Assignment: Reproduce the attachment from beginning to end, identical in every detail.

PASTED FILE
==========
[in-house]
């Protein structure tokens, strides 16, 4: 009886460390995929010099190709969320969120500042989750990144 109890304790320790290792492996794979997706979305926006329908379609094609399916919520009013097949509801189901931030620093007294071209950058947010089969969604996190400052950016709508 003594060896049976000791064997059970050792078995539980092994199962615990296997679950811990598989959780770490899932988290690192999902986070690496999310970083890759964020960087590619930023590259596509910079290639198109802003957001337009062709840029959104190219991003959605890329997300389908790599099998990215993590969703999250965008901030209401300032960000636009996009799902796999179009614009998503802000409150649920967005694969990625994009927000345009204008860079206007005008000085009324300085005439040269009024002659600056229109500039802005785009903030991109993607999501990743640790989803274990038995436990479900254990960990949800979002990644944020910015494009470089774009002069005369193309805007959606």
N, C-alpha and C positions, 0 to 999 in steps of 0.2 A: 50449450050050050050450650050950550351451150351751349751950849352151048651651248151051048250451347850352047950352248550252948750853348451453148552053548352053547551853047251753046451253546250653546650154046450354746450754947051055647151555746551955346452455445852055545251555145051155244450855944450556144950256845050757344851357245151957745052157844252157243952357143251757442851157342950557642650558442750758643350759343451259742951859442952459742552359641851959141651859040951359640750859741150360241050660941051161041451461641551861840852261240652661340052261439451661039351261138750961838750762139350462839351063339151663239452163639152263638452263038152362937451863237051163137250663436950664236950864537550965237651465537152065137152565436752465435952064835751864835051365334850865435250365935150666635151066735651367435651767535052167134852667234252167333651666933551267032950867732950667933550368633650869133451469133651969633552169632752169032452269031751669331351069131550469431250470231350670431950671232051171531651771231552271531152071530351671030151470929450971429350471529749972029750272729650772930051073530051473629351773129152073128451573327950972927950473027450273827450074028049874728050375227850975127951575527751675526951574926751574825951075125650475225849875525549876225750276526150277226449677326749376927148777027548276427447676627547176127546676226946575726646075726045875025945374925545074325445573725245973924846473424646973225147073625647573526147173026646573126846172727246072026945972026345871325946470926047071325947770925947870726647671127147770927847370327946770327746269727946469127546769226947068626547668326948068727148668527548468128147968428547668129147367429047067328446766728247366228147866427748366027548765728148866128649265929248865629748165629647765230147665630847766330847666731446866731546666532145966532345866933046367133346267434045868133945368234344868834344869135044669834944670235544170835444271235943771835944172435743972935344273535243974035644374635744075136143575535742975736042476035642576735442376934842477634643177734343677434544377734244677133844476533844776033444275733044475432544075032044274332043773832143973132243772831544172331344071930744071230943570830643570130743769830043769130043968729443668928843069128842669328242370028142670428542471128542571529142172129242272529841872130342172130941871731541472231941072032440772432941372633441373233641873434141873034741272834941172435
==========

[in-house]
């Protein structure tokens, strides 16, 4: 009886460390995929010099190709969320969120500042989750990144 109890304790320790290792492996794979997706979305926006329908379609094609399916919520009013097949509801189901931030620093007294071209950058947010089969969604996190400052950016709508 003594060896049976000791064997059970050792078995539980092994199962615990296997679950811990598989959780770490899932988290690192999902986070690496999310970083890759964020960087590619930023590259596509910079290639198109802003957001337009062709840029959104190219991003959605890329997300389908790599099998990215993590969703999250965008901030209401300032960000636009996009799902796999179009614009998503802000409150649920967005694969990625994009927000345009204008860079206007005008000085009324300085005439040269009024002659600056229109500039802005785009903030991109993607999501990743640790989803274990038995436990479900254990960990949800979002990644944020910015494009470089774009002069005369193309805007959606």
N, C-alpha and C positions, 0 to 999 in steps of 0.2 A: 50449450050050050050450650050950550351451150351751349751950849352151048651651248151051048250451347850352047950352248550252948750853348451453148552053548352053547551853047251753046451253546250653546650154046450354746450754947051055647151555746551955346452455445852055545251555145051155244450855944450556144950256845050757344851357245151957745052157844252157243952357143251757442851157342950557642650558442750758643350759343451259742951859442952459742552359641851959141651859040951359640750859741150360241050660941051161041451461641551861840852261240652661340052261439451661039351261138750961838750762139350462839351063339151663239452163639152263638452263038152362937451863237051163137250663436950664236950864537550965237651465537152065137152565436752465435952064835751864835051365334850865435250365935150666635151066735651367435651767535052167134852667234252167333651666933551267032950867732950667933550368633650869133451469133651969633552169632752169032452269031751669331351069131550469431250470231350670431950671232051171531651771231552271531152071530351671030151470929450971429350471529749972029750272729650772930051073530051473629351773129152073128451573327950972927950473027450273827450074028049874728050375227850975127951575527751675526951574926751574825951075125650475225849875525549876225750276526150277226449677326749376927148777027548276427447676627547176127546676226946575726646075726045875025945374925545074325445573725245973924846473424646973225147073625647573526147173026646573126846172727246072026945972026345871325946470926047071325947770925947870726647671127147770927847370327946770327746269727946469127546769226947068626547668326948068727148668527548468128147968428547668129147367429047067328446766728247366228147866427748366027548765728148866128649265929248865629748165629647765230147665630847766330847666731446866731546666532145966532345866933046367133346267434045868133945368234344868834344869135044669834944670235544170835444271235943771835944172435743972935344273535243974035644374635744075136143575535742975736042476035642576735442376934842477634643177734343677434544377734244677133844476533844776033444275733044475432544075032044274332043773832143973132243772831544172331344071930744071230943570830643570130743769830043769130043968729443668928843069128842669328242370028142670428542471128542571529142172129242272529841872130342172130941871731541472231941072032440772432941372633441373233641873434141873034741272834941172435